Control process 500 may begin with a task 502, during which control system 200 causes wafer processing system 100 to enter a calibration and setup mode. Task 502 may cause wafer processing system 100 to calibrate motor speeds, carrier downforces, axis alignments, and other functional parameters. The calibration routine may be responsive to manual inputs, written operator instructions, and/or programmed automatic calibration processes. Automatic calibration processes may be initiated by the entry of any number of calibration parameters into a suitable calibration software program. Any residual recipes stored in application control modules 202 are preferably cleared during task 502 in preparation for the next batch of wafers. The setup procedure may obtain a temporal order associated with the processing recipes and/or the respective sub-procedures performed by the various processing stations. The temporal order may be input by an operator of wafer processing system 100 during the setup mode. Such temporal ordering may differ according to the particular type of wafers in the current batch. Accordingly, task 502 may also obtain a current wafer batch designation from an operator of wafer processing system 100, automatically by a wafer interrogation device, or in any suitable manner.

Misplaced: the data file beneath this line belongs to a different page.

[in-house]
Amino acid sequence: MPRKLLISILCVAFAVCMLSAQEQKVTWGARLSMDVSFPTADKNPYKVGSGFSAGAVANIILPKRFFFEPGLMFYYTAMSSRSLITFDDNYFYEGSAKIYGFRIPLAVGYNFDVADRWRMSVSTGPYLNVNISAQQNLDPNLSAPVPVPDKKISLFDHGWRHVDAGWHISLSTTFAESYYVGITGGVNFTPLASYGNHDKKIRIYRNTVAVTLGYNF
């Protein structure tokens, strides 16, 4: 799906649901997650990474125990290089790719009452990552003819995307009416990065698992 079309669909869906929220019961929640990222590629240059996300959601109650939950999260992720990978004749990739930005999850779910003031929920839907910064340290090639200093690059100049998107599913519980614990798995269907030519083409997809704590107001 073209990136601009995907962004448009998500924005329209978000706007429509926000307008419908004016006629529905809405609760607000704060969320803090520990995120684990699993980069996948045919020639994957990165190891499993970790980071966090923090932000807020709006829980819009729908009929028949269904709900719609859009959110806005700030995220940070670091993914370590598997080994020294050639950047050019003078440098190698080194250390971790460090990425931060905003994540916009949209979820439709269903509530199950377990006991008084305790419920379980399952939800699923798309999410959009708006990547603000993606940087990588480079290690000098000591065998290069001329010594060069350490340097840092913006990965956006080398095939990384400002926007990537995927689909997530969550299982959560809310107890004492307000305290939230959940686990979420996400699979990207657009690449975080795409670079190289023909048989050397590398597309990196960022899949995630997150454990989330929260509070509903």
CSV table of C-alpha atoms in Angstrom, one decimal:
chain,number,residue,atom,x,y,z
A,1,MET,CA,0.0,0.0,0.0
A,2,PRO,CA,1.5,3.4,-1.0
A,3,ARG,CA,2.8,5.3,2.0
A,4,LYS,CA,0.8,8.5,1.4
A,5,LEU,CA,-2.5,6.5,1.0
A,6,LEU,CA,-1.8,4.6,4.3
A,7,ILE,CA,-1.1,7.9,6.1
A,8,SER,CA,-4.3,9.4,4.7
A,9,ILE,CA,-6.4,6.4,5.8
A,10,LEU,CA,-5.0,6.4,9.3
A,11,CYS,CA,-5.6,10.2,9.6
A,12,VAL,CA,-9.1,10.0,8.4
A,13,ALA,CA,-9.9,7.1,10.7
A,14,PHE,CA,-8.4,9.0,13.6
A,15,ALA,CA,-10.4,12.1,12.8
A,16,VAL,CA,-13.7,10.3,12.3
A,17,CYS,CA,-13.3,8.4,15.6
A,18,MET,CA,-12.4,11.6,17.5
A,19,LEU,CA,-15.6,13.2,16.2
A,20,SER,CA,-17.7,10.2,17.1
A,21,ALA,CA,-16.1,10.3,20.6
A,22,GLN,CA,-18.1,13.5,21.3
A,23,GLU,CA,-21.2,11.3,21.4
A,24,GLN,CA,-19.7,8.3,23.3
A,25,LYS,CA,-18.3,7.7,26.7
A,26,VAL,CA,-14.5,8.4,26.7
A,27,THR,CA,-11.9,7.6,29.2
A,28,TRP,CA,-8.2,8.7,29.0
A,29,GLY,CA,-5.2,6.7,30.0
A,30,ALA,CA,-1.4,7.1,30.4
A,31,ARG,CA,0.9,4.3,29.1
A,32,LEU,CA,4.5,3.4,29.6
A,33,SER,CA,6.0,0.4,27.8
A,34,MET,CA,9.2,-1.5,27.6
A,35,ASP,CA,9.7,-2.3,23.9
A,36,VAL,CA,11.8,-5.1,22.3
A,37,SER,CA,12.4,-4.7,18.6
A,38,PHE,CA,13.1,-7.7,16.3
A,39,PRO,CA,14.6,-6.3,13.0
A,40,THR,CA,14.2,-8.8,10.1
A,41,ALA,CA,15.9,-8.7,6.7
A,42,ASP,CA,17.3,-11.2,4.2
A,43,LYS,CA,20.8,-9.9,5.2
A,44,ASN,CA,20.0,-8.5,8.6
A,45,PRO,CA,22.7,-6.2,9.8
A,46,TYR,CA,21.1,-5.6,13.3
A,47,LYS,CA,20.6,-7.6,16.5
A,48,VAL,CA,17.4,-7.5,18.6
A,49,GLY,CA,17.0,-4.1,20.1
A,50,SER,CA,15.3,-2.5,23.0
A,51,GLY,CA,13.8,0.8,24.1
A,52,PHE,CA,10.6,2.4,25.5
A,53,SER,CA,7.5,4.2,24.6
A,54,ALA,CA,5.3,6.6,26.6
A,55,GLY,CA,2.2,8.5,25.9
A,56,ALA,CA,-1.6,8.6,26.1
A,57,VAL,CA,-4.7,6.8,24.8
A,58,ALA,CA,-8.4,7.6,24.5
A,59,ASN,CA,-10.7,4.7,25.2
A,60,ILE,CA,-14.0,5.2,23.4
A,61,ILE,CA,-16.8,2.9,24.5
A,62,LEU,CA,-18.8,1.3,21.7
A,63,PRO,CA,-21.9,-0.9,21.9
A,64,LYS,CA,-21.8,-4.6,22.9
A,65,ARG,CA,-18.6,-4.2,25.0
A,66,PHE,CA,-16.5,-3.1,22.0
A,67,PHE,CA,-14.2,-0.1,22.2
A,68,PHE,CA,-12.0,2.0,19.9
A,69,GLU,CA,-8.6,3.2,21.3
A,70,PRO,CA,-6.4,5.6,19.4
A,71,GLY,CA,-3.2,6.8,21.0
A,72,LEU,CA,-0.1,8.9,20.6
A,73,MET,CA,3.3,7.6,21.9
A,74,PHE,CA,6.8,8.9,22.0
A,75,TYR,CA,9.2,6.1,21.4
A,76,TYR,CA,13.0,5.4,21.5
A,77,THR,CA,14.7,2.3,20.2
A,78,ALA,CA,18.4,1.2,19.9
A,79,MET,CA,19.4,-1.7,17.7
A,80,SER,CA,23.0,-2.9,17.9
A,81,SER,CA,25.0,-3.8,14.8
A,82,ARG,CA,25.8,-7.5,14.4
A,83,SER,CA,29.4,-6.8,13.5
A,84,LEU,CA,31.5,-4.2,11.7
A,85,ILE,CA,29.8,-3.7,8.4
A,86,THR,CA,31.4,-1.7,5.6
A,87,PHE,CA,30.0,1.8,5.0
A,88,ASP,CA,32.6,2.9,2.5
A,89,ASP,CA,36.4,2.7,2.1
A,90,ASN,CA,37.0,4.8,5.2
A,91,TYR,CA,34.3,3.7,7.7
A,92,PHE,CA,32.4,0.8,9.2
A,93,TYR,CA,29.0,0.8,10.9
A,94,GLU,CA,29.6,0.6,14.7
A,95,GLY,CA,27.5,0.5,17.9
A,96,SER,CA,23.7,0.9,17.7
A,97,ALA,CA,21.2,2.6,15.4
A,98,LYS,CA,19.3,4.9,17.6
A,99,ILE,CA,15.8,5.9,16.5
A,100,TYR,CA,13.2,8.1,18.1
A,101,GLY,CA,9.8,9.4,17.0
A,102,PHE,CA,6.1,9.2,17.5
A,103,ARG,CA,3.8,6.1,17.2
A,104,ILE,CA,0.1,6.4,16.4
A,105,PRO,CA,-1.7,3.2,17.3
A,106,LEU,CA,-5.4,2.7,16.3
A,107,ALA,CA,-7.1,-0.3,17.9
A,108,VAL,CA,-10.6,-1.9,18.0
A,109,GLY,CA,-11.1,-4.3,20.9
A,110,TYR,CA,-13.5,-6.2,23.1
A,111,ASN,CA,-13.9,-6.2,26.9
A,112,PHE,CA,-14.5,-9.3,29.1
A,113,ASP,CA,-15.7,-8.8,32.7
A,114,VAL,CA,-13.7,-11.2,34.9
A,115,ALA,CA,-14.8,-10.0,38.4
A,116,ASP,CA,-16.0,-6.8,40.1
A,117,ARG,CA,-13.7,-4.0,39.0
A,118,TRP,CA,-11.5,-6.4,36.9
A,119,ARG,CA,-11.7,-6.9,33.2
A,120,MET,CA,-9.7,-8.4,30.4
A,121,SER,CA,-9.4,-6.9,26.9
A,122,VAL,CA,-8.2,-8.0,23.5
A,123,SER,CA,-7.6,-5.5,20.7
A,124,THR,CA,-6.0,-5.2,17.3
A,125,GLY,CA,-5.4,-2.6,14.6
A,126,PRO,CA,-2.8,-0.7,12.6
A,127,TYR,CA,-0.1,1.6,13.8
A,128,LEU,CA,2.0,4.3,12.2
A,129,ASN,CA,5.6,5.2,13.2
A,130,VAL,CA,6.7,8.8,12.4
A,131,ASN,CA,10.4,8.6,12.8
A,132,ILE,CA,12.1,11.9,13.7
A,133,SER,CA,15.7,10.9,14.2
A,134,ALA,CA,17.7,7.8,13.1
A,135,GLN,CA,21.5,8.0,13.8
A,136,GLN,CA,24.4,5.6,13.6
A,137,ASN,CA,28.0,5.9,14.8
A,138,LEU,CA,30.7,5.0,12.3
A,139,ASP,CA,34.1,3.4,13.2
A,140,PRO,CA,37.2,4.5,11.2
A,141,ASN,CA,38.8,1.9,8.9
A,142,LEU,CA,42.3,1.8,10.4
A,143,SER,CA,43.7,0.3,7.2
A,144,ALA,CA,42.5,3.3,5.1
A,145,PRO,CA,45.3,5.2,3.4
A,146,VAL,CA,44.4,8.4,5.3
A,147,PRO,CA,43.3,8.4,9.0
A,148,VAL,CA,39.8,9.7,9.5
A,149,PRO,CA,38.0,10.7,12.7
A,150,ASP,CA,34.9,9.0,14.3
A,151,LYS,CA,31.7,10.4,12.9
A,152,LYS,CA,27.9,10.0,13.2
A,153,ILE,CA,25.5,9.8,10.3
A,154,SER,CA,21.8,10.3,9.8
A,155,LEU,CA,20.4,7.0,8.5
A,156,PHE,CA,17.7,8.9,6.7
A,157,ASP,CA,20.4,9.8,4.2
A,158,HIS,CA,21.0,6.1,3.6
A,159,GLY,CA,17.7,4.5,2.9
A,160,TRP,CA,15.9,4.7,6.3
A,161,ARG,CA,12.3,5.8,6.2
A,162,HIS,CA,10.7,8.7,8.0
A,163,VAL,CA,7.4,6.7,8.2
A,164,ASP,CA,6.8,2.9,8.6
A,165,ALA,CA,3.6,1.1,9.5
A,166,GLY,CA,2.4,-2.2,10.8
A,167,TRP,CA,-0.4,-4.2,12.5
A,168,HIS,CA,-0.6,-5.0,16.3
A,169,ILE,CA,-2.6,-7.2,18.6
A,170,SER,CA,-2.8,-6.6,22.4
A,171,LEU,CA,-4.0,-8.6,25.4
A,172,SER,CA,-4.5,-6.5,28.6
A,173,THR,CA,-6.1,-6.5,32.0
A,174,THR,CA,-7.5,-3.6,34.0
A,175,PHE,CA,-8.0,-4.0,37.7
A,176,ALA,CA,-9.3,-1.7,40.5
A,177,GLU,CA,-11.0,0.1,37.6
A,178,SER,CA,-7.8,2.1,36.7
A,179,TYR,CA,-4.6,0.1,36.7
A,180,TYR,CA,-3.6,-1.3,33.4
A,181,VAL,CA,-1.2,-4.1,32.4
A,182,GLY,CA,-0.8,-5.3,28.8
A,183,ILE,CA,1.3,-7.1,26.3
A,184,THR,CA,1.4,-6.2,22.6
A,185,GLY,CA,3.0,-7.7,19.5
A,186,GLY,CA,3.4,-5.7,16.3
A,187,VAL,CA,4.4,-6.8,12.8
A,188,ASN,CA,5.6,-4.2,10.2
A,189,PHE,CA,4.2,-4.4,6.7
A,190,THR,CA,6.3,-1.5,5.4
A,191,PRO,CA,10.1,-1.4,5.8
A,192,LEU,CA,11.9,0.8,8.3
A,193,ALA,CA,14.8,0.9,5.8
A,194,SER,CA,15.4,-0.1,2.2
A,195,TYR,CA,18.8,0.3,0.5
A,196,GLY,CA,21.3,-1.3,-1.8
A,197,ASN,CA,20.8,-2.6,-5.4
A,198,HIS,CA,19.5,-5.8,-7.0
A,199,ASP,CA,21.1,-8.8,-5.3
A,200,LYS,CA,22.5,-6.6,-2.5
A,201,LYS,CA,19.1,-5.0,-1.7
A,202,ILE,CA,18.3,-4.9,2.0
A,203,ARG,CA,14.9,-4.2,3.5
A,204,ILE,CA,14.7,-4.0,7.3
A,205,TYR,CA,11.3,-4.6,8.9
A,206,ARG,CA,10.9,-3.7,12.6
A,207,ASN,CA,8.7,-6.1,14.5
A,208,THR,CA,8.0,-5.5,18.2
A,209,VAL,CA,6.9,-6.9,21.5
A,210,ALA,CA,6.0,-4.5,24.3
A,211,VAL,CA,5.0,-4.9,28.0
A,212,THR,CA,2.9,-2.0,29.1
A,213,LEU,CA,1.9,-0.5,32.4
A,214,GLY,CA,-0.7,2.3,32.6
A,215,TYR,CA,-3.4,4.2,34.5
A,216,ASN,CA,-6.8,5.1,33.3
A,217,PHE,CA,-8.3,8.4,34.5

A task 504 is performed prior to processing of wafers. Preferably in response to an operator input, task 504 causes master control module 204 to select a plurality of processing recipes for the next wafer processing procedure to be performed by wafer processing system 100. Alternatively, task 504 may be responsive to any selection criteria associated with the particular wafers to be processed. As described above, the various sub-procedures may be performed in accordance with the processing recipes selected during task 504. Accordingly, a task 506 may be performed to transfer the processing recipes from master control module 204 to the appropriate application control modules 202. The processing recipes may be transferred by downloading instructions and/or data via communication link 208. After the processing recipes are downloaded, application control modules 202 are capable of performing the respective portions of the wafer processing procedure.